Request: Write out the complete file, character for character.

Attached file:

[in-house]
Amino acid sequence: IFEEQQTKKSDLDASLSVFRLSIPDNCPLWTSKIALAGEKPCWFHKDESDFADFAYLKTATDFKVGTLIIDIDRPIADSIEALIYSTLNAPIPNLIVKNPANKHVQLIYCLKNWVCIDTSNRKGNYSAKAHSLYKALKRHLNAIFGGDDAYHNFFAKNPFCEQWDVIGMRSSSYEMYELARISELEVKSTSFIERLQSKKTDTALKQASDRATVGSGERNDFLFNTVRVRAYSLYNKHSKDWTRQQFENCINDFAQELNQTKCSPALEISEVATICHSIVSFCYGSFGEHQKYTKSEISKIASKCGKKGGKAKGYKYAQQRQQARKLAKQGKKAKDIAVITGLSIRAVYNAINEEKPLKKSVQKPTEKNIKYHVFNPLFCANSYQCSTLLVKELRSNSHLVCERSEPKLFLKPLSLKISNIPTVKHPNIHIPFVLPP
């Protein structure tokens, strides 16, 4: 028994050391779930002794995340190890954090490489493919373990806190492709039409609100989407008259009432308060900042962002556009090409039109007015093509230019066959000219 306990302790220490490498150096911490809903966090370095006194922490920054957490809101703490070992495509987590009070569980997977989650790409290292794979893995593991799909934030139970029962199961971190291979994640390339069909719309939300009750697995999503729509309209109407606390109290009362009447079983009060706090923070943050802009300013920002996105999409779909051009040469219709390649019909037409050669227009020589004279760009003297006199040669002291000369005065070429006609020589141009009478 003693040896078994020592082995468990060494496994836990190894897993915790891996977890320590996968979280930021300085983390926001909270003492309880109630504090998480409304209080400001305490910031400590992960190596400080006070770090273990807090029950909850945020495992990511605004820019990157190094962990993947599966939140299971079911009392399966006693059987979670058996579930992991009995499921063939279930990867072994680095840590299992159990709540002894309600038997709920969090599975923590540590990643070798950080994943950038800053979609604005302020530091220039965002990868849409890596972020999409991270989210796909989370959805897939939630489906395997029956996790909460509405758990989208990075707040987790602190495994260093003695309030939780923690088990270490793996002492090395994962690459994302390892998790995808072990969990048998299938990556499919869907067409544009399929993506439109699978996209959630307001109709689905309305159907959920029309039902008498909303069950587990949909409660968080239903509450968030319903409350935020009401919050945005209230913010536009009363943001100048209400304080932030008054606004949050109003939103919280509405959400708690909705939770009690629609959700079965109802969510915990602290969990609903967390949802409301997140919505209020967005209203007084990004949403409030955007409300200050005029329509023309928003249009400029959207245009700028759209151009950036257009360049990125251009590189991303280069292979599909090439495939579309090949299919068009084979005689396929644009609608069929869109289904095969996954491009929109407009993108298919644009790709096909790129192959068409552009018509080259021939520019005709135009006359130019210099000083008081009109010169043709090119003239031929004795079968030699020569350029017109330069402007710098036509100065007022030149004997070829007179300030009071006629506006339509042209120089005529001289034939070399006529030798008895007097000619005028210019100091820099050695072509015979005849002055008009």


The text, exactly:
[in-house]
Amino acid sequence: IFEEQQTKKSDLDASLSVFRLSIPDNCPLWTSKIALAGEKPCWFHKDESDFADFAYLKTATDFKVGTLIIDIDRPIADSIEALIYSTLNAPIPNLIVKNPANKHVQLIYCLKNWVCIDTSNRKGNYSAKAHSLYKALKRHLNAIFGGDDAYHNFFAKNPFCEQWDVIGMRSSSYEMYELARISELEVKSTSFIERLQSKKTDTALKQASDRATVGSGERNDFLFNTVRVRAYSLYNKHSKDWTRQQFENCINDFAQELNQTKCSPALEISEVATICHSIVSFCYGSFGEHQKYTKSEISKIASKCGKKGGKAKGYKYAQQRQQARKLAKQGKKAKDIAVITGLSIRAVYNAINEEKPLKKSVQKPTEKNIKYHVFNPLFCANSYQCSTLLVKELRSNSHLVCERSEPKLFLKPLSLKISNIPTVKHPNIHIPFVLPP
């Protein structure tokens, strides 16, 4: 028994050391779930002794995340190890954090490489493919373990806190492709039409609100989407008259009432308060900042962002556009090409039109007015093509230019066959000219 306990302790220490490498150096911490809903966090370095006194922490920054957490809101703490070992495509987590009070569980997977989650790409290292794979893995593991799909934030139970029962199961971190291979994640390339069909719309939300009750697995999503729509309209109407606390109290009362009447079983009060706090923070943050802009300013920002996105999409779909051009040469219709390649019909037409050669227009020589004279760009003297006199040669002291000369005065070429006609020589141009009478 003693040896078994020592082995468990060494496994836990190894897993915790891996977890320590996968979280930021300085983390926001909270003492309880109630504090998480409304209080400001305490910031400590992960190596400080006070770090273990807090029950909850945020495992990511605004820019990157190094962990993947599966939140299971079911009392399966006693059987979670058996579930992991009995499921063939279930990867072994680095840590299992159990709540002894309600038997709920969090599975923590540590990643070798950080994943950038800053979609604005302020530091220039965002990868849409890596972020999409991270989210796909989370959805897939939630489906395997029956996790909460509405758990989208990075707040987790602190495994260093003695309030939780923690088990270490793996002492090395994962690459994302390892998790995808072990969990048998299938990556499919869907067409544009399929993506439109699978996209959630307001109709689905309305159907959920029309039902008498909303069950587990949909409660968080239903509450968030319903409350935020009401919050945005209230913010536009009363943001100048209400304080932030008054606004949050109003939103919280509405959400708690909705939770009690629609959700079965109802969510915990602290969990609903967390949802409301997140919505209020967005209203007084990004949403409030955007409300200050005029329509023309928003249009400029959207245009700028759209151009950036257009360049990125251009590189991303280069292979599909090439495939579309090949299919068009084979005689396929644009609608069929869109289904095969996954491009929109407009993108298919644009790709096909790129192959068409552009018509080259021939520019005709135009006359130019210099000083008081009109010169043709090119003239031929004795079968030699020569350029017109330069402007710098036509100065007022030149004997070829007179300030009071006629506006339509042209120089005529001289034939070399006529030798008895007097000619005028210019100091820099050695072509015979005849002055008009």